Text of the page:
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Topic Review
LSemmens

[*] posted on 6-10-2017 at 03:15
With any form of addiction, be it drugs, tobacco, alcohol, gambling, or any other vice. Until you are willing to admit you have a problem, there is little anyone else can do about it. Any enforced rehabilitation sees a higher rate of recidivism than voluntary programs.

One mummy hating the country because "they" did not do something.... I can live with that.
JackInCT

[*] posted on 5-10-2017 at 20:17
On a country by country basis, since laws vary, and in the USA on a state by state basis, you could always get a great deal of information regarding being arrested, etc., by simply doing a search engine query something along the lines of 'can you be arrested for ODing on drugs' [ODing on drugs AND ODing as well as being in possession of drugs are different matters].

Be prepared for a very large number of hits that as per Logic 101 'lack' internal consistency re 'answers', and especially what happens then scenarios, legally and otherwise, to include involuntarily inpatient admissions to a drug treatment center/mental health facility, i. e., some sort of a health facility as opposed to a criminal justice facility, although some jails do have some sort of 'treatment' during the phase of 'illness' caused by drugs that exist to such a degree that the 'inmate' cannot be among the general prison population.

Being 'high' and ODing are also matters relating to this topic, such as is someone who has ODed, by definition, always unconscious according to the law???? Shall 'we' skip whether a blood test that can measure the level of illegal 'chemicals' in one's bloodstream enter into the picture???? And if so, does the prisoner/patient have to give informed consent to have that done???

And finally if you're transported to the hospital via ambulance in, let's call it in an OD state, when you regain consciousness, can you simply get up and leave if you want to?

I strongly urge everyone to forget about what they've seen in the movies/TV on the range of issues in this topic area.
LSemmens

[*] posted on 5-10-2017 at 08:18
I'm of your opinion, Mary, The problem with many, and not just addicts, is that "It's not my fault", or "Not my problem". Whilst it is saddening to hear of a life lost, the mum needs a reality check!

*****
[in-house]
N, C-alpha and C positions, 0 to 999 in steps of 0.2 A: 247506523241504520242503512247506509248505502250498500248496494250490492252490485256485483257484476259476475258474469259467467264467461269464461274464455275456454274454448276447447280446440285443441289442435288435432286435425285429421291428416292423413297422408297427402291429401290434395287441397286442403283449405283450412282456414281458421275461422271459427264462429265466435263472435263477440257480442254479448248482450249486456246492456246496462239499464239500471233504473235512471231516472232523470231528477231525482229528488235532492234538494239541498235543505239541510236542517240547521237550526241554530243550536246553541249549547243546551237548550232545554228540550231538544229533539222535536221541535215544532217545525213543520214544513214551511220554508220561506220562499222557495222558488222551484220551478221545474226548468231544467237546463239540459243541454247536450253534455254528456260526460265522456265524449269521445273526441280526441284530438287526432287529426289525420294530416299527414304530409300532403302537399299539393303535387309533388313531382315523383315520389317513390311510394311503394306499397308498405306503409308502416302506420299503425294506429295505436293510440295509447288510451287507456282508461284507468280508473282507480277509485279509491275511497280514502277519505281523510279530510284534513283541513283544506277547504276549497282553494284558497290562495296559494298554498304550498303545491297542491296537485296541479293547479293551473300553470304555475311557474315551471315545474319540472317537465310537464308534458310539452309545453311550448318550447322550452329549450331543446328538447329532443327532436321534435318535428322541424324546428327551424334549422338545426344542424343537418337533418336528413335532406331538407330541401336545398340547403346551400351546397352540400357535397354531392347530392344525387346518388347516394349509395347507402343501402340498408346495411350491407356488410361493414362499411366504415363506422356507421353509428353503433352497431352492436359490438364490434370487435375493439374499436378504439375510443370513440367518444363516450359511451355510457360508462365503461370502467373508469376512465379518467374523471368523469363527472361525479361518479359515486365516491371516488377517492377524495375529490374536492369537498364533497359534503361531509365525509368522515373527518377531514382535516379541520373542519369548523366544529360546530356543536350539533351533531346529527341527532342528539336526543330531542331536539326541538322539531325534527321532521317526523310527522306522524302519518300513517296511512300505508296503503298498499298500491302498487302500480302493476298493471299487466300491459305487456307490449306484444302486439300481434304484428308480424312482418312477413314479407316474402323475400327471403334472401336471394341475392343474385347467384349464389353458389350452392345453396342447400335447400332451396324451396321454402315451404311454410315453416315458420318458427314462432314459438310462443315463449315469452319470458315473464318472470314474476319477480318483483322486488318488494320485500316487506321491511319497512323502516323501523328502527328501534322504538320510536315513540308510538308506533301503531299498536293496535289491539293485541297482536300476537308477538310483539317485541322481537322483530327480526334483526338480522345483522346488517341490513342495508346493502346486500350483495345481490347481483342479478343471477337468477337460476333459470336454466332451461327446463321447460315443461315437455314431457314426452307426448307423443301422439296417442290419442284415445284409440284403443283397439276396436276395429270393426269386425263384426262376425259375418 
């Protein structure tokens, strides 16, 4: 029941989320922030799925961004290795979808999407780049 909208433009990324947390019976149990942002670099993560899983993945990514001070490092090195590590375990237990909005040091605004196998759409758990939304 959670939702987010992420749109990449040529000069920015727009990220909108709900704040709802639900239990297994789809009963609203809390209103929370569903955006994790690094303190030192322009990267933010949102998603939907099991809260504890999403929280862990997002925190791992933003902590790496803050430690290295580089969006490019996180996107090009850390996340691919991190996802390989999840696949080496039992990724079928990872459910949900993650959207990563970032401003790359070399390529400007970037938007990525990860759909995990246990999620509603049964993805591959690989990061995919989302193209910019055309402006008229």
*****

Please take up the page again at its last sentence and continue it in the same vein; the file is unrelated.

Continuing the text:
John_Little

[*] posted on 5-10-2017 at 07:36
Quote:

Ms DiPalermo contrasted the attitude of the Scottish police with that of the US authorities.
She said: "If someone was in the States and their mother came to the police and said what I said, and showed them what I showed them, they would have definitely got that person out of there. Absolutely.
"If someone is asking for help, give it to them."


...........right.............
marymary100

[*] posted on 5-10-2017 at 05:55
Under the circumstances the parent described I meant. We could section someone for 48 hours if they were thought to be suicidal but not hold them beyond that point against their will. The parent says that the police in America would have helped her more and I'm querying if that is true.


I think she is looking for someone to blame, but should be looking closer to home. Her daughter had addiction problems before she came to Scotland.
JackInCT

[*] posted on 4-10-2017 at 23:51
Quote:
Originally posted by marymary100
Do American police lock up American adults at the behest of their parents if they are addicts?


You've asked a very complicated question re such matters, as legal authority, jurisdiction, chargeable offense, and mental health laws re a commitment to an inpatient facility as opposed to a lockup. Your question also revolves around whether illegal drugs are found on the person or in their quarters/car where who has possession of them is ascertained (which does not mean that a court will view it that when adjudicated).
marymary100

[*] posted on 4-10-2017 at 22:03
Quote:

Holly Alexander moved from the US to Dundee to open a pizza shop with her husband in 2014.
Just over a year later the 37-year-old mother-of-three was stabbed to death in the flat she shared with known drug dealer Ronnie Kidd, who was also murdered.
The man who killed them, Krzysztof Gadecki, had been served with a deportation notice by the Home Office because he was on parole for a rape and robberies he had committed in his native Poland.
Double murderer to serve at least 26 years
During the court case, advocate depute Bill MacVicar said New York-born Ms Alexander was recovering from heroin addiction when she emigrated and she relapsed in Dundee.
Her relationship with her husband broke down.
Ms Alexander's mother, Lorraine DiPalermo, told the BBC she hated Scotland for letting her down and failing to help when she was trying desperately to get her daughter to leave...

Ms DiPalermo contrasted the attitude of the Scottish police with that of the US authorities.
She said: "If someone was in the States and their mother came to the police and said what I said, and showed them what I showed them, they would have definitely got that person out of there. Absolutely.
"If someone is asking for help, give it to them."




Do American police lock up American adults at the behest of their parents if they are addicts?

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